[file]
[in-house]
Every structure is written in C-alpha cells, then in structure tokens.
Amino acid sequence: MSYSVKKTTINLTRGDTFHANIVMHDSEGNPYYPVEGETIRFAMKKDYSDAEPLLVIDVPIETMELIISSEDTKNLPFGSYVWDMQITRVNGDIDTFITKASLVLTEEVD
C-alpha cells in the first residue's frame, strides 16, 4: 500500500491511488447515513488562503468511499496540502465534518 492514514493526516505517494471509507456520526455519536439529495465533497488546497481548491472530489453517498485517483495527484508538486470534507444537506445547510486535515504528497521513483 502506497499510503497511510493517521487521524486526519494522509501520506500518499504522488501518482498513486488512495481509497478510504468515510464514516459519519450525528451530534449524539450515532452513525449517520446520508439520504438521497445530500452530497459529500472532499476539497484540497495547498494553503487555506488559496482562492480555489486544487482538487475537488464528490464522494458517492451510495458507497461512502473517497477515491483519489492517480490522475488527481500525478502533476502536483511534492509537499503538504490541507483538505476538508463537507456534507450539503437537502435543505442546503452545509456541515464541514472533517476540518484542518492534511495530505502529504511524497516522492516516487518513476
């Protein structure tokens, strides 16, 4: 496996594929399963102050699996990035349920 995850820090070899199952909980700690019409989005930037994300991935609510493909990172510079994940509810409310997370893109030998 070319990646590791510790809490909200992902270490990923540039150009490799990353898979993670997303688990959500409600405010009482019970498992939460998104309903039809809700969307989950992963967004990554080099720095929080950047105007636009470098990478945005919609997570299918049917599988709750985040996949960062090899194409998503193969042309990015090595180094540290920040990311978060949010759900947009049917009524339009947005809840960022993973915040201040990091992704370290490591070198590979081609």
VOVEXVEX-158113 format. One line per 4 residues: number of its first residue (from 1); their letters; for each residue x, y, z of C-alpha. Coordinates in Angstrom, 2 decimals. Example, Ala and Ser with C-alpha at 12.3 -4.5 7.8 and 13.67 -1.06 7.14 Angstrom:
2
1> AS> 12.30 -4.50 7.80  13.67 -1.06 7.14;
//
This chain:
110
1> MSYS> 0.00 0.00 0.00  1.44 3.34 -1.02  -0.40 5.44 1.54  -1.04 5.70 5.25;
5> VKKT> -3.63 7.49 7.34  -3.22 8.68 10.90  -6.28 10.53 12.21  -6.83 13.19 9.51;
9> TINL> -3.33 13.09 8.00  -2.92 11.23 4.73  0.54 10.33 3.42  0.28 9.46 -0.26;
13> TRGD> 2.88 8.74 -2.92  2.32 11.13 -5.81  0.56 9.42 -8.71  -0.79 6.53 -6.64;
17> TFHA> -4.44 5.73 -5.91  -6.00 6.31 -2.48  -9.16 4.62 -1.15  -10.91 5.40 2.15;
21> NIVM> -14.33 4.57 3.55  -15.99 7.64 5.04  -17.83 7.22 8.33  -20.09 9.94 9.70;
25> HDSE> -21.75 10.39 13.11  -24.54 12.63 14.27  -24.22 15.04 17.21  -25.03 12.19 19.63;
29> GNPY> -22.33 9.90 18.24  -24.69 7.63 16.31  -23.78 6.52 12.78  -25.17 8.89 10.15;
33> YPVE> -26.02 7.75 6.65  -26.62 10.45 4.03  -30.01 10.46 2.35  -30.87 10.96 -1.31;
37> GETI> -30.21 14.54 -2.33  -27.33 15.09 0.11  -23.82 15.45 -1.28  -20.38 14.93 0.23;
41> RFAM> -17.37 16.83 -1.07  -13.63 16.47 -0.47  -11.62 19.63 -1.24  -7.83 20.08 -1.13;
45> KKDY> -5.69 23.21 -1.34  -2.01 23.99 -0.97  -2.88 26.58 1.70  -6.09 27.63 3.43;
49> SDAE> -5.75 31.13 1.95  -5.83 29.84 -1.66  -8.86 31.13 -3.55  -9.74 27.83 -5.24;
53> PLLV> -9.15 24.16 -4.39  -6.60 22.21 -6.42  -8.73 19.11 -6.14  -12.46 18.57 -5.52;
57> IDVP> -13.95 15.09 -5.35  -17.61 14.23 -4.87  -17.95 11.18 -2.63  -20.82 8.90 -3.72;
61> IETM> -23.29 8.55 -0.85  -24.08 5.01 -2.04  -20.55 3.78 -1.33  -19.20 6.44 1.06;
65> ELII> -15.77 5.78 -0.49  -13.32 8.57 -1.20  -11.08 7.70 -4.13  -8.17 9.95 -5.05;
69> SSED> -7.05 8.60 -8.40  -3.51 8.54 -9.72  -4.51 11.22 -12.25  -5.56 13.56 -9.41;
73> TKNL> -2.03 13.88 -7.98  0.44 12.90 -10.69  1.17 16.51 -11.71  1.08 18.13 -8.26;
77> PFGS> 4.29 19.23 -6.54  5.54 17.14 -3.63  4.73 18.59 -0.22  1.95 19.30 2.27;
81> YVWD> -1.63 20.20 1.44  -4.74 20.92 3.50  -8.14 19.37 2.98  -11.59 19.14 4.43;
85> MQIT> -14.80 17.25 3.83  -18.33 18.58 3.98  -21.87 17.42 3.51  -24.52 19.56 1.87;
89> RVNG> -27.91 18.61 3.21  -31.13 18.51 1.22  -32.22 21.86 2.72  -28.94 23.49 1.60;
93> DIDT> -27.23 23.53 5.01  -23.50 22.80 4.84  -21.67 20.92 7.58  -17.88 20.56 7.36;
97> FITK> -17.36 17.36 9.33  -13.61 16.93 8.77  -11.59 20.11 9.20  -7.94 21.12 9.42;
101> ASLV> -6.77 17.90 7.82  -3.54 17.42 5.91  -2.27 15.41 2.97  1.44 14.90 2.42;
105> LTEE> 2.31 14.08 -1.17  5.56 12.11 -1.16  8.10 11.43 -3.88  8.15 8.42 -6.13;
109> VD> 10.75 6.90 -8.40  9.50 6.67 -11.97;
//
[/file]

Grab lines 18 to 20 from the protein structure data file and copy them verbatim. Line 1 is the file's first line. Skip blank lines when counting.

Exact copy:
25> HDSE> -21.75 10.39 13.11  -24.54 12.63 14.27  -24.22 15.04 17.21  -25.03 12.19 19.63;
29> GNPY> -22.33 9.90 18.24  -24.69 7.63 16.31  -23.78 6.52 12.78  -25.17 8.89 10.15;
33> YPVE> -26.02 7.75 6.65  -26.62 10.45 4.03  -30.01 10.46 2.35  -30.87 10.96 -1.31;